In my early golf years, I carried a full set of clubs, but never came close to hitting more that 5 or 6 during any round. The reason for my limited club selection was the lack confidence in my ability to effectively hit those clubs that gather dust in my bag. There were two clubs I over relied upon to help me score low, however, in hindsight I realized that my approach was hurting my golf game.
Not surprisingly, the two clubs I relied on the most were my 5-wood and a 7-iron. I would use these clubs almost everywhere. Before my clubs hit the ground at distance outside of 170 yards, I was pulling my 5-wood from my bag. Anything inside of that yardage, out came the 7-iron. Sometimes I use other clubs only because of the distance or situation, but if I could work those 2 clubs into the shot, I definitely did!
As a result of my narrowed approach to lower golf scores, I limited my growth in my game. The greatest impediment was my inconsistency in my golf swing. Because I was using the wrong club in the wrong situation, I had to adjust my swing for the yardage and ball flight. Thinking I was making a great shot, I would choke down, half-swing, hood, open, punch, lift or slap these clubs down the fairway. More often than not, the end state of my swing was acceptable and every now again, I made a brilliant shot that reinforced my 2 club approach to golf. So, what change?
Five years after starting golf, I was shooting in the mid to high 80s. I was thinking that this was great golf, but my game had plateaued. I was not getting any better and this was a bit troublesome. I was routinely beating my playing partners, but in retrospect, this was no big feat. The single incident change my approach to golf happened at the military base golf course at Cold Lake, Alberta.
At that time, a large air force exercise was underway and many USAF personnel were at Cold Lake and as such, the golf course was busier than normal. Waiting for my tee time, I was using my 7-iron at the practice green when I notice an older gentlemen practicing with his 7-iron. He was playing a variety of shots and I was intrigued on how he lofted the ball so high with such a soft landing. So, I went over and asked him this secret. The gentlemen, (I do not remember his name) smiled at me sagely and asked why I wanted to learn how to hit a 7-iron with such loft. I replied that the 7-iron was the best club in my bag and I used it for everything.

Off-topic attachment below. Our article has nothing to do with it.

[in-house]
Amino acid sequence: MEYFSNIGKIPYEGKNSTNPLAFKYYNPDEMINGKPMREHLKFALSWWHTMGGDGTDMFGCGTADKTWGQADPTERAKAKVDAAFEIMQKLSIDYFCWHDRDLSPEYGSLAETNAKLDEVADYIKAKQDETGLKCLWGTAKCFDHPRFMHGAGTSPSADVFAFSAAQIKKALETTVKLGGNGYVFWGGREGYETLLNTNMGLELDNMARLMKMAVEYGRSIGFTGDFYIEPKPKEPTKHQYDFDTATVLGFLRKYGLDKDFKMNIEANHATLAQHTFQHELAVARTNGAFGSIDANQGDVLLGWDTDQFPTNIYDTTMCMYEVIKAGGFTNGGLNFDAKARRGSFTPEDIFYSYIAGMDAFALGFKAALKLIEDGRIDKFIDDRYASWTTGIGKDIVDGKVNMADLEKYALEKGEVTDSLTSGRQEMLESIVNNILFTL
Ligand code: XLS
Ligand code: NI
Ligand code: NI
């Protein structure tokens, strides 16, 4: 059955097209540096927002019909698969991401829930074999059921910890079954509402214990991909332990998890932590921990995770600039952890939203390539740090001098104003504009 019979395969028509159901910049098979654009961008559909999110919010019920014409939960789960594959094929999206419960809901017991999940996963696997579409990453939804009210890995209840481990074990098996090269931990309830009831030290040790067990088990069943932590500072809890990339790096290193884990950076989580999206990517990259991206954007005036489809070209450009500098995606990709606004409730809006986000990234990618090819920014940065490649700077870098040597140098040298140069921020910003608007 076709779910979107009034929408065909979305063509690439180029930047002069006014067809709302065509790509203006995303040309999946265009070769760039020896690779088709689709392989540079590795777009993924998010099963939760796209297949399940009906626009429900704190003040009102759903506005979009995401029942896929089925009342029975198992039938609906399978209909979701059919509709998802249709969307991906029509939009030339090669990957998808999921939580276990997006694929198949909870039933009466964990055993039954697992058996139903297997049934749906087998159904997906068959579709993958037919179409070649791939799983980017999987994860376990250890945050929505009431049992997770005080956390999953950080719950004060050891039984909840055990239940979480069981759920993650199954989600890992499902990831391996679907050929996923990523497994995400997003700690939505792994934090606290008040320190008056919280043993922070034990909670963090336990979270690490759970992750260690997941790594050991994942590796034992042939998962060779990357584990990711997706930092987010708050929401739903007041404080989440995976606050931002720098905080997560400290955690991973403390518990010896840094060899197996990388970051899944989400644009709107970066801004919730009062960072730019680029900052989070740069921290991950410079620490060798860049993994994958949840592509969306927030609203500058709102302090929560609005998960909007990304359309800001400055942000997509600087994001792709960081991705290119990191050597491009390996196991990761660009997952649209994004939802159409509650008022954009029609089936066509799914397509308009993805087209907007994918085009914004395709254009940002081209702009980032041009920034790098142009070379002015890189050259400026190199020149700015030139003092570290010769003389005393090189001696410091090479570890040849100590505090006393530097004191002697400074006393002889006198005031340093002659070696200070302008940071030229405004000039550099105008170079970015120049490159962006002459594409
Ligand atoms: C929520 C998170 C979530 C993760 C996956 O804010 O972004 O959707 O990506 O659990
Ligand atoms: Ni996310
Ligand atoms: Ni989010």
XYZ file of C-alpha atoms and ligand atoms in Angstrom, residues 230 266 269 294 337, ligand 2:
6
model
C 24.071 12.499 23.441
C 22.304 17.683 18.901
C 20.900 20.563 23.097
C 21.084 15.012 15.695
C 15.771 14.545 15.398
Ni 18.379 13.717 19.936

His smile brightened as he nodded his head in agreement. After I explained my approach, he took a deep breath and provided some of the best advice I ever received on the golf course. Thinking he was going to support my approach, I started to smile until his smile lessened and he became very serious.
He said that his game had not changed in 30 years. He plays golf exactly the way I did and he told me it was a foolish approach to success. He said that we carry 14 clubs for a reason and if I did not learn how to use all of them, I would be in his exact position in 30 years. Originally, I was startled by his response and after a moment of thought, I asked him why he did not change. He said he was going to, but it was not right time. He also retorted that the longer I waited to adjust my game, the hard the change would be; lastly, he stated that “the time to change was right now”.
At first I did not realize the importance of his last statement. But, 35+ years later, I sure value his advice. After my chance encounter with my USAF friend, I started my slow journey to be a scratch golfer. I did not realize it at the time, but every frustrating change I made could be traced back to that conversation. Eventually, I stopped relying on 2 clubs and expanded my club selection. As a result, today I am confident to hit every club in my bag.
This brings me to the end of my diatribe. The best time to make any change to your golf game is right now! Intended changes are frustrating, challenging and rewarding at the same time, but you will not regret trying to be a better golfer. If you are over reliant on one or two clubs, it might be time to take an objective look at your approach and expand your horizons; what is the worst that can happen?
I am a grateful golfer! See you on the links!